Before entering the cafe, you must make a reservation online in advance (we did a few days before) and pay by using credit card.  This cafe is a bit more expensive compared to the other themed ones; dinner is 8500 yen for S seats and 7500 yen for A seats.  The lunch time option is only 3500 yen but doesn’t include the show.  However, a drink and a meal is included in all of these prices.  Here are some of the things that we ordered:

I genuinely enjoyed the Jupiter Seafood Pasta and Venus Crepes I ordered.  They had drinks for all of the Sailor Scouts too!  Every food item that you order comes with a free Sailor Moon plate which makes the entry fee worth it.  They also have a gift store you can buy special goods from.  The menu items seem to rotate every month, so please check the online menu in advance to see what’s available.  Fortunately they had some vegetarian options available.

At the end of the shows, all of the actors will come out and wave at you!  It was amazing to see them up close.  Their outfits were very detailed and they stayed enthusiastic until the very end.  It was a very memorable experience!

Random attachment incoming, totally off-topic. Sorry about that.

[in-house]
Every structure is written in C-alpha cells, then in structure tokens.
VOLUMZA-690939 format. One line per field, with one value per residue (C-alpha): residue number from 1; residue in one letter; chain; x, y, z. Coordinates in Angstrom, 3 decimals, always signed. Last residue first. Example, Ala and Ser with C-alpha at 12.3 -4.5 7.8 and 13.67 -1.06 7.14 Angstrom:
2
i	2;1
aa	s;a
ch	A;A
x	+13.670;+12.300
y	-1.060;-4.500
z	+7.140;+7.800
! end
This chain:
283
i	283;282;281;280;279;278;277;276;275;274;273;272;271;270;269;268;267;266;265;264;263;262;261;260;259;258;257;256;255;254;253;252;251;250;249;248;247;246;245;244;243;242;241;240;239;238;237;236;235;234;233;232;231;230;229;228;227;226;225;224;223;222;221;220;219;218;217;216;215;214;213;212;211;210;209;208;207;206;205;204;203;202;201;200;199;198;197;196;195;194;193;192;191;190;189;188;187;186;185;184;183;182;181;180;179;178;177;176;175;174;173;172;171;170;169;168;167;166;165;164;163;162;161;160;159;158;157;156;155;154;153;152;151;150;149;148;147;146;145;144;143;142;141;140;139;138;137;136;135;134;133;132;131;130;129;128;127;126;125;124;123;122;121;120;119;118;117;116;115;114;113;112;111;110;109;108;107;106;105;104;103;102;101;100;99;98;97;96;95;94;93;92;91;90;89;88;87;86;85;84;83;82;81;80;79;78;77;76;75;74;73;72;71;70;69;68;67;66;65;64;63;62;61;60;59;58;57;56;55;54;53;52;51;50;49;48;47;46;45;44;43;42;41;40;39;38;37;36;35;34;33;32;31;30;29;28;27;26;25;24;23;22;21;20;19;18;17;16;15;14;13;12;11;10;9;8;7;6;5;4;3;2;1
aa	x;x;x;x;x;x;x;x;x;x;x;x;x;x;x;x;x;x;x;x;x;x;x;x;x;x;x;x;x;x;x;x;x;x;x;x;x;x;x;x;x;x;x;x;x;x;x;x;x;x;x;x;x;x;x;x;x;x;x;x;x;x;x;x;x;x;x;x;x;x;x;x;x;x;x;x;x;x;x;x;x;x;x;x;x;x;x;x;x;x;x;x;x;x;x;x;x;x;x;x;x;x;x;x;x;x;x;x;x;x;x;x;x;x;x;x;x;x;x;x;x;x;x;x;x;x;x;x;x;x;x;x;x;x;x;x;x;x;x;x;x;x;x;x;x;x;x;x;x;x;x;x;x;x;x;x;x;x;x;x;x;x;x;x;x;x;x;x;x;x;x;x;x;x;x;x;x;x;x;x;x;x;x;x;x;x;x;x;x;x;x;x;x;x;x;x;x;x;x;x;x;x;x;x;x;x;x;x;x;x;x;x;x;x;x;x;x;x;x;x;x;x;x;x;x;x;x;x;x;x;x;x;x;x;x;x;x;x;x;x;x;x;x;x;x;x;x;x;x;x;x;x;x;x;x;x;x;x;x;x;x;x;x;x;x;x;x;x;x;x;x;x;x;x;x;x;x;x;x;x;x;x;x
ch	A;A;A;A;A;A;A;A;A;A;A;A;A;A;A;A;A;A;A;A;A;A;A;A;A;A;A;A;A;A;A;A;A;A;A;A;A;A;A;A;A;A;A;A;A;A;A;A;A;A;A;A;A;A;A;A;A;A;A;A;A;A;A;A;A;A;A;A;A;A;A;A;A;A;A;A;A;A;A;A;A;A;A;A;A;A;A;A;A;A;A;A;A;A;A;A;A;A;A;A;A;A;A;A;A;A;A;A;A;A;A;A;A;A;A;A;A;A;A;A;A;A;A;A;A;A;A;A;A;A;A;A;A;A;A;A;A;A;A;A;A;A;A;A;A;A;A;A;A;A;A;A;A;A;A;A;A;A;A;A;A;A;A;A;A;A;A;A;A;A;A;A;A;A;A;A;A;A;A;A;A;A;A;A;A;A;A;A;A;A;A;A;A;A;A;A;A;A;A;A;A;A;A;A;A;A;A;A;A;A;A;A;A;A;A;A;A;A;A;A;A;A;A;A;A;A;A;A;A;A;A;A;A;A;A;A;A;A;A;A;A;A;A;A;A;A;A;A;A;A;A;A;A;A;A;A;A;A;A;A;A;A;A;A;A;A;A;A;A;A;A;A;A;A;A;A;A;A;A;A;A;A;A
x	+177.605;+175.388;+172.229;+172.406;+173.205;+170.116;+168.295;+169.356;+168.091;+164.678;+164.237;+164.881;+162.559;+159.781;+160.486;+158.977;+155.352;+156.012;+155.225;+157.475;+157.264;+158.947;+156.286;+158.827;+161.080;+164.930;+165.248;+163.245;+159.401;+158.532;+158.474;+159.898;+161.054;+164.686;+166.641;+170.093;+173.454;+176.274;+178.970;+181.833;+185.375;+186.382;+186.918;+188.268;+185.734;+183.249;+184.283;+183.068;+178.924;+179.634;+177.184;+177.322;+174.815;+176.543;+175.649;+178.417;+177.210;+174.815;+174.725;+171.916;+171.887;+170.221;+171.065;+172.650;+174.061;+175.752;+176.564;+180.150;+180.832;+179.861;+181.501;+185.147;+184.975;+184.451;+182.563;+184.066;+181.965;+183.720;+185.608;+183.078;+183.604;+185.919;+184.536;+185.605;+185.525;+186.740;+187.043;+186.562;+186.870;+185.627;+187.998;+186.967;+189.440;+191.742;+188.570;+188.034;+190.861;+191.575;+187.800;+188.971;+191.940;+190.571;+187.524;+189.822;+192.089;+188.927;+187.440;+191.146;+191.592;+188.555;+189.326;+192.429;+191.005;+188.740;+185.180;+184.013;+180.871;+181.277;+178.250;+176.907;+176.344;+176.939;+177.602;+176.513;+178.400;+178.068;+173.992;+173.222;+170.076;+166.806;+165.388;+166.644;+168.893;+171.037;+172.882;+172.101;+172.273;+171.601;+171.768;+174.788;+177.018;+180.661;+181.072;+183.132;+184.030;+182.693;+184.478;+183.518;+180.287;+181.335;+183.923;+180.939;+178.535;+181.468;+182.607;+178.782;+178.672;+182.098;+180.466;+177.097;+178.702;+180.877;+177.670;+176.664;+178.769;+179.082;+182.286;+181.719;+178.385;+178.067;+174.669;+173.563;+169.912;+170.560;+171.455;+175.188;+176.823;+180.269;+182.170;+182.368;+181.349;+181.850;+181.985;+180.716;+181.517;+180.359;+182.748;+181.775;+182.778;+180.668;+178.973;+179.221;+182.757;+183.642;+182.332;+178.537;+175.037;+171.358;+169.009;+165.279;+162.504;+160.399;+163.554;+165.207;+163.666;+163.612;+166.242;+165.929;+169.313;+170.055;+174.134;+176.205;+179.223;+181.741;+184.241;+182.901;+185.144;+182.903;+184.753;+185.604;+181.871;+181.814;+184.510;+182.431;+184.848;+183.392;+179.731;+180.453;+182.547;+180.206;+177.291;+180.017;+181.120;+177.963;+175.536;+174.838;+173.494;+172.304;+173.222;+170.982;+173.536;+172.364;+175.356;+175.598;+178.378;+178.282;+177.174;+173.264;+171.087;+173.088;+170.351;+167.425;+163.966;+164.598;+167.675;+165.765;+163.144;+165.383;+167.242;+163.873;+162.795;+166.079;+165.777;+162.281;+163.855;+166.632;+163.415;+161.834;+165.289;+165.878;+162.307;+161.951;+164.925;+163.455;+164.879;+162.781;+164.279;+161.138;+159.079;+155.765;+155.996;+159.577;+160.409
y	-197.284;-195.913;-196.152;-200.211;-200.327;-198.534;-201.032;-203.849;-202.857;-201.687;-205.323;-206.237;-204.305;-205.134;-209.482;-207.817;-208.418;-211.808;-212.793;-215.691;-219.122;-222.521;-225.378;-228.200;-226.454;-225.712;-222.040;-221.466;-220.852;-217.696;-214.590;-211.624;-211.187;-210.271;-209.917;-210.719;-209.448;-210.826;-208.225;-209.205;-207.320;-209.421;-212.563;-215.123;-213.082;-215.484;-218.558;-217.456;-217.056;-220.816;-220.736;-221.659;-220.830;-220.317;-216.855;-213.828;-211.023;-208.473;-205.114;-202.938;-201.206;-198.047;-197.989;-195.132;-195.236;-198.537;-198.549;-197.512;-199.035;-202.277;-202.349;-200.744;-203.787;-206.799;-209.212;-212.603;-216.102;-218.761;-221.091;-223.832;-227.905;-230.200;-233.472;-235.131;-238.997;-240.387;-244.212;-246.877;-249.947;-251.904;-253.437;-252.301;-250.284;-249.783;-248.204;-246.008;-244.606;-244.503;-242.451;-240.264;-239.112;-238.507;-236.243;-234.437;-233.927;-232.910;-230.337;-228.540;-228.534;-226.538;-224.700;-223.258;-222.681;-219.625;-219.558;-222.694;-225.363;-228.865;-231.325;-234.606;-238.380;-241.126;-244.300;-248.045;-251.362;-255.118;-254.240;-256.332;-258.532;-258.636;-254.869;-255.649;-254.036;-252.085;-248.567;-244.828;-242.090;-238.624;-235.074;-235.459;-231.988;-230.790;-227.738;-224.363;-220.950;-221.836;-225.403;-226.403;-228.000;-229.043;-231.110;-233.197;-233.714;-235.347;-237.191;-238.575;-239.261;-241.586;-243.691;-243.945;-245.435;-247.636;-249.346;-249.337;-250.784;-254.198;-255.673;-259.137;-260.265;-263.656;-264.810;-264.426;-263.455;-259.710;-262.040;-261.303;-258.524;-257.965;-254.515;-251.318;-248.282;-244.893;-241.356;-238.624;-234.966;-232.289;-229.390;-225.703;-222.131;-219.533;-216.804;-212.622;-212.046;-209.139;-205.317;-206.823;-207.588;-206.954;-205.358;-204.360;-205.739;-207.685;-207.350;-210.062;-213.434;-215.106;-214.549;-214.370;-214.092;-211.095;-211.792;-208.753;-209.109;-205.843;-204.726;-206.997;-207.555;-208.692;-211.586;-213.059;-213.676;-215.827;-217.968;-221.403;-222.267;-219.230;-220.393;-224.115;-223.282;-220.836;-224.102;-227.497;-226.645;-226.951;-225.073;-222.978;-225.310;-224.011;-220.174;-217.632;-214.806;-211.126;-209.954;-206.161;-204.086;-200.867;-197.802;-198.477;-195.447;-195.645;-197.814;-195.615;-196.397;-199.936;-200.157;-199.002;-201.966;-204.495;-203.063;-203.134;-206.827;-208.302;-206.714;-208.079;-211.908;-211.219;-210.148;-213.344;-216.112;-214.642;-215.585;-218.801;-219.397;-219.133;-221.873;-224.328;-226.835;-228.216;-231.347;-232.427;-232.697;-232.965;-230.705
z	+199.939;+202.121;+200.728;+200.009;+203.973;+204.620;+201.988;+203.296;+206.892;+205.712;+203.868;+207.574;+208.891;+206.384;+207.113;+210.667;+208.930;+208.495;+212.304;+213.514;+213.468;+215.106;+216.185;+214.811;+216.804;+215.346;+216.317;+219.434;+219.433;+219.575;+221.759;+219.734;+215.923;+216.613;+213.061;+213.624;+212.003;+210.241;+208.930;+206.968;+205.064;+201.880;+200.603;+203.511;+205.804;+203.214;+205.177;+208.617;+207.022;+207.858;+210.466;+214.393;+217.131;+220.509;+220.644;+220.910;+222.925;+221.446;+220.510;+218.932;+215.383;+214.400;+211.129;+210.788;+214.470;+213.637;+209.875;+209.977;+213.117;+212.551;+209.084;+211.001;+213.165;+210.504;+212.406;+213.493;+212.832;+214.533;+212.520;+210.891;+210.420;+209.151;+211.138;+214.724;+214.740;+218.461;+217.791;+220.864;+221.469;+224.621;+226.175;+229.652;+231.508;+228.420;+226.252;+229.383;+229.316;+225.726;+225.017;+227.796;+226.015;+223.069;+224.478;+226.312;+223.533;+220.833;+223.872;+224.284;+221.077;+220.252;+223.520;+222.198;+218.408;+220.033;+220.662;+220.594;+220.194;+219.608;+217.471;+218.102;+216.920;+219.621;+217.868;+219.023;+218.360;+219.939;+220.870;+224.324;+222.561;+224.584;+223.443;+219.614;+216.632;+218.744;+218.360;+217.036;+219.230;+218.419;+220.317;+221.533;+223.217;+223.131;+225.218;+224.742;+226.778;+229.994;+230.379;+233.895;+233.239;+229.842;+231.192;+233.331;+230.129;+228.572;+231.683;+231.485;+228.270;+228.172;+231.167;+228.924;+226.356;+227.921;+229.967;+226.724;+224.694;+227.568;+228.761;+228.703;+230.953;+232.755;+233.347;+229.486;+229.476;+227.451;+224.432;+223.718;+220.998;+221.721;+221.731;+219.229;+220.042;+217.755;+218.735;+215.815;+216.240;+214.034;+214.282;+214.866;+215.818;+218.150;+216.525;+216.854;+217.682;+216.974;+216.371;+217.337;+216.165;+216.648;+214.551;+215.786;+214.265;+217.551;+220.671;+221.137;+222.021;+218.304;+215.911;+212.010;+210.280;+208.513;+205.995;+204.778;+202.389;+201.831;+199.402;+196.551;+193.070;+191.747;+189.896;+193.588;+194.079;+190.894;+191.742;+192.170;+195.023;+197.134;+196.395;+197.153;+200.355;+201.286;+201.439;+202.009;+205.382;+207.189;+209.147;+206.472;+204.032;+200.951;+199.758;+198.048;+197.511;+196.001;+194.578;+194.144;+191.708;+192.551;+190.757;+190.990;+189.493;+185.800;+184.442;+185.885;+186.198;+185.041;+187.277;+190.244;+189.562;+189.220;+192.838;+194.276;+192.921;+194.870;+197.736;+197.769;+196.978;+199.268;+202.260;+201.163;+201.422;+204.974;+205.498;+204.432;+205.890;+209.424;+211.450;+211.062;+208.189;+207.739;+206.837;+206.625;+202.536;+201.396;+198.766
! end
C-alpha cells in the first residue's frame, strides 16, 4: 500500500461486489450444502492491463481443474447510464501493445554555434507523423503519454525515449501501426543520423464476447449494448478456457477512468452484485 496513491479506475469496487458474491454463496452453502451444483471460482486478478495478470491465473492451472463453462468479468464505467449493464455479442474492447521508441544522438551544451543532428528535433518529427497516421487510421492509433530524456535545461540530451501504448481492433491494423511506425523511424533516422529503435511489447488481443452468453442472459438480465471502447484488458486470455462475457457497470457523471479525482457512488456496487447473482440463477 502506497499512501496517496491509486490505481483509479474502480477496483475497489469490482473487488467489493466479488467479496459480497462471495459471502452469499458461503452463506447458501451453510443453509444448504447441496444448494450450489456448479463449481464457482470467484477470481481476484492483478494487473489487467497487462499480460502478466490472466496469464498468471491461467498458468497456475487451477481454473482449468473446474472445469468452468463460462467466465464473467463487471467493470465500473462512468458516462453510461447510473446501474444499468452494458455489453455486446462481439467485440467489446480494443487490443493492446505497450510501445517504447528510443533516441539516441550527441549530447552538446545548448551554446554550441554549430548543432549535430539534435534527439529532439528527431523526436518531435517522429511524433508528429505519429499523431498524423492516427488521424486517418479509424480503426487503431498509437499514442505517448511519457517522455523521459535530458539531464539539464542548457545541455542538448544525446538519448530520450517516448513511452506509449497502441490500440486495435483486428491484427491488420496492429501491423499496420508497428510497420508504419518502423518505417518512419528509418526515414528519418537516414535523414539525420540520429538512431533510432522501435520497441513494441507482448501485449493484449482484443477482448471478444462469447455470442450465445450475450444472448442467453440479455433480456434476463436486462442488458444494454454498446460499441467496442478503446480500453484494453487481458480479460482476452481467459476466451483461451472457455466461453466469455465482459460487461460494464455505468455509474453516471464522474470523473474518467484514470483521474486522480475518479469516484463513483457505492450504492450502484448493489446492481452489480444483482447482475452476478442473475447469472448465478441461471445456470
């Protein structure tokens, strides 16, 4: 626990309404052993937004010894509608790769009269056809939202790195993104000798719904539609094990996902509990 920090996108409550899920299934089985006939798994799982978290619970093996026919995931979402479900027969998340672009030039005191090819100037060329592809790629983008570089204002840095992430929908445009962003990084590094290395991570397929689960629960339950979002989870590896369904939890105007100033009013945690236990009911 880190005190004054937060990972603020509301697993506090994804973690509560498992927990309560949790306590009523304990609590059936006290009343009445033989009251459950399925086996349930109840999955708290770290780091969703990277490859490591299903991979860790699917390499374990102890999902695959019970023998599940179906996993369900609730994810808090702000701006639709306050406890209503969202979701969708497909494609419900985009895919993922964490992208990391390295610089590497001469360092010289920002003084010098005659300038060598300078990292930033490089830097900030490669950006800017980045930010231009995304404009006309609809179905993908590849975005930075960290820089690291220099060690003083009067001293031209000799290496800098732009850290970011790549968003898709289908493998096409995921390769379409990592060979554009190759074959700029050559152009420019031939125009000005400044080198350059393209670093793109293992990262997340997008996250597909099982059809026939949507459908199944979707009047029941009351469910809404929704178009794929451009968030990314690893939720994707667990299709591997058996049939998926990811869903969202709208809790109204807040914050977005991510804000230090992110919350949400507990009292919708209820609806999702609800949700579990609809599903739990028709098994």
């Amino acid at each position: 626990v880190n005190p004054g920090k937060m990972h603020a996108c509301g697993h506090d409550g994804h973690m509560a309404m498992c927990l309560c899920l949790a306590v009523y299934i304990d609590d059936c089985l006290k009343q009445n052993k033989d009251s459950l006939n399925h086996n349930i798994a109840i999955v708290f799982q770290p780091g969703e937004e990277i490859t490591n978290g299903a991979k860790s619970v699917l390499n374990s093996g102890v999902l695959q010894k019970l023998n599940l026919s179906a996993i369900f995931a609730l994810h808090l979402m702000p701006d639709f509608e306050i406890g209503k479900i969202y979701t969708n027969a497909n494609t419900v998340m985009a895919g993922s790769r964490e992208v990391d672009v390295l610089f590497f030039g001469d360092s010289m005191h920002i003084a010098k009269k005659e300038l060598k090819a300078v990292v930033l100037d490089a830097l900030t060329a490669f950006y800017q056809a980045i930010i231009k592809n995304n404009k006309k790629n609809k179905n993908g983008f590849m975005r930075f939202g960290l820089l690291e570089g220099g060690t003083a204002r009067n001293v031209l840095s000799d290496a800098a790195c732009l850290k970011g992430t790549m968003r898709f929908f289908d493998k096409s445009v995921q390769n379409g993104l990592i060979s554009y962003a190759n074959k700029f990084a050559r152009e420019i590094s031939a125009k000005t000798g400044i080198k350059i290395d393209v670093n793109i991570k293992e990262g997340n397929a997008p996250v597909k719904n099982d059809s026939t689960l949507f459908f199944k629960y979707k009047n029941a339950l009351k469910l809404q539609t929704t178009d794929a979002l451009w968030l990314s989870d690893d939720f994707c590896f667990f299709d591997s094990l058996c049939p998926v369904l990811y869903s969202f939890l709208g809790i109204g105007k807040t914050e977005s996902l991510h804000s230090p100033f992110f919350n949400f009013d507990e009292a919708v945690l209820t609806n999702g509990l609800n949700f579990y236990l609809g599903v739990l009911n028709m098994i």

Address

〒106-0045 Tokyo, Minato City, Azabujuban, 1 Chome−10, ジュールA

Pop-up Sailor Moon Cafe (2017)

Earlier in 2017 I went to a pop-up Sailor Moon Cafe that was available for 2 months in Omotesando.  Here are some old photos that I took.  I really enjoyed the design of the Usagi and Mamoru pancakes, and the cotton candy Luna drink:

This cafe is now closed, but sometimes they have themed collaboration cafes that open in this rental space and it’s possible there will be another Sailor Moon one in the future.  I will be sure to write about it if it happen!

A Magical Journey to King’s Cross: The Harry Potter Cafe in Seoul

Laughter is timeless.  Imagination has no age.  And dreams are forever.

I never thought that I’d be spending the first night of my third trip to Seoul dressing up in Slytherin robes at a Harry Potter cafe, but recently life has been taking me to some interesting places.  943 King’s Cross Cafe is located in the Hongdae district and features magical concoctions, beautiful Hogwarts-inspired interior decor, and costumes you can borrow and dress up in.  Immediately I was seduced by the Dragon’s Blood and eyeball cocktail upon entering (fortunately no advanced reservations were required).  After my long flight, sipping on some vodka and relaxing at this 5 floor cafe seemed like the perfect way to relax.